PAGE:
1a. Objectives (from AD-416):
Study the effects of new technologies applied pre-harvest to protect fruit from disease and postharvest decay, including studies with citrus canker and other emerging diseases, on tropical and subtropical fruit.
1b. Approach (from AD-416):
Initially we will test these natural compounds in the laboratory on fruit pieces in specially constructed containers. These compounds will be new for these applications in Florida. We will check for phytotoxicity, efficiency of combating disease under laboratory conditions and ease of use. This work will be conducted in the microbiology labs at the Citrus and Subtropical Products Research Laboratory, Winter Haven, Florida. Information from this preliminary work will be used to study these compounds pre-harvest on fruits in the field in collaboration with grower cooperators. From these field tests, we will be able to see the efficacy of using these natural coatings pre-harvest to keep fruit disease free and ready for packing, shipping and sale. For work with citrus canker we will determine if these compounds reduce inoculum and instance of canker, and open markets for shipment.
3. Progress Report:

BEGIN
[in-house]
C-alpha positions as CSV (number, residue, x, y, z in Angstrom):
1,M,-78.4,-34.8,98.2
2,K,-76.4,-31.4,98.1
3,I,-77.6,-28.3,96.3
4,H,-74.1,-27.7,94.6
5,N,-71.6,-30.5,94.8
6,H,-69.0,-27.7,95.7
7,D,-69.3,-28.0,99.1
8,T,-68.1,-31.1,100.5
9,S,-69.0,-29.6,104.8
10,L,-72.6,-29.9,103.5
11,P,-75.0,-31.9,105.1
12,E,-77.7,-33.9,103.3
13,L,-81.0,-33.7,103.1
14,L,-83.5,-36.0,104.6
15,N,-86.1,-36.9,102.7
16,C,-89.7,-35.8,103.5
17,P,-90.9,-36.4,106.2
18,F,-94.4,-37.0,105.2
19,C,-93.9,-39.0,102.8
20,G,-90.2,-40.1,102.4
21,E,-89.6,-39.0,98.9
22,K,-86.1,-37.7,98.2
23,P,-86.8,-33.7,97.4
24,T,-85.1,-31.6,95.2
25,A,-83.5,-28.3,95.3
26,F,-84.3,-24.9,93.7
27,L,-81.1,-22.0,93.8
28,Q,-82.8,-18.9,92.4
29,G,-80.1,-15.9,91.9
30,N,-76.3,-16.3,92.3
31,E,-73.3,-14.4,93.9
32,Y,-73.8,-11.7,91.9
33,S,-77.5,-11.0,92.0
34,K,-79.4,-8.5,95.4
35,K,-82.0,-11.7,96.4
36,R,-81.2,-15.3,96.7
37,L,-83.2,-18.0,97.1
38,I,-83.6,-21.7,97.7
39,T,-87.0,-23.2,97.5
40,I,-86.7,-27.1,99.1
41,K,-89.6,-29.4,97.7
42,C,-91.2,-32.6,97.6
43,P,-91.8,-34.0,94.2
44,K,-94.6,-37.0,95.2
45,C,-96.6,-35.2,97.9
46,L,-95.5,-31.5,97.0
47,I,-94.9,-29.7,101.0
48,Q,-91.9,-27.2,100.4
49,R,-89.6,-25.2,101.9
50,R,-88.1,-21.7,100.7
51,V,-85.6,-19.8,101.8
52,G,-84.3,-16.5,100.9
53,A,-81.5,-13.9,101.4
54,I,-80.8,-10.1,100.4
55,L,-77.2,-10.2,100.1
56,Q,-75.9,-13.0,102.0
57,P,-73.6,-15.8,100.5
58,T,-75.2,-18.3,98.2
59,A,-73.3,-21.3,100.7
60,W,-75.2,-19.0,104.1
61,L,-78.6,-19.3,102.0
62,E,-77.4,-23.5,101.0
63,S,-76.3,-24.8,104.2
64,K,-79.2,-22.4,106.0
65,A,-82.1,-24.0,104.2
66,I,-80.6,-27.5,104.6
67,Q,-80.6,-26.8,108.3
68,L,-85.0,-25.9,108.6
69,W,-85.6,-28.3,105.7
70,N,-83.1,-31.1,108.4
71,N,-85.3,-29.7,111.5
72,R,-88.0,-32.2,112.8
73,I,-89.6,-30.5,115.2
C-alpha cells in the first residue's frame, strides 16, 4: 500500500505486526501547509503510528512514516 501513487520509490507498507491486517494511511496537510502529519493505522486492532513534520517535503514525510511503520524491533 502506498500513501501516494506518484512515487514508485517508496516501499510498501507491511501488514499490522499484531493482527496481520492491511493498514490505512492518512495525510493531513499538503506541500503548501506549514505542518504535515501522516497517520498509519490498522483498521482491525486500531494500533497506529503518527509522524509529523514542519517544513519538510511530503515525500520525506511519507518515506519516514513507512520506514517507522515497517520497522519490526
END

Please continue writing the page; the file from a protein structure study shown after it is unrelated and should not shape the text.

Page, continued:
This project is related to Objective 3 of this in-house project: Develop pre- and postharvest treatment protocols for reducing specific decay pathogens using sanitizers, antimicrobials, such as plant (including citrus) essential oils, with or without coatings and/or other surface treatments and storage atmospheres to minimize postharvest losses and maximize shelf life. Citrus canker continues to be a problem for fresh market citrus. Studies from the 2009-2010 citrus season show that preharvest carnauba sprays significantly reduce the incidence of citrus canker on the fruits and leaves of commercial fresh citrus (e.g. grapefruit). By using the carnauba spray preharvest, the inoculum in the field is reduced and the incidence of unblemished fruit increases. In the citrus season of 2010-2011, assessments of canker infection on trees sprayed consecutively for 2 years were made in the field and in the laboratory. Application of the wax the second year showed an increase of unblemished fruit when compared with the first spray season, showing a reduction in inoculum. The sprays have been successful for two activities: the wax prevents erosion of the active compound (e.g. copper hydroxide) as well as hydrating the components in the wax, both activating them and making them available to the organism. We are now directing our efforts to lowering costs of the spray for growers by testing other waxes in the formulation. We are also incorporating different compounds in the wax(s) along with the copper that might also inhibit the Asian citrus psyllid from infecting the trees. This study is ongoing.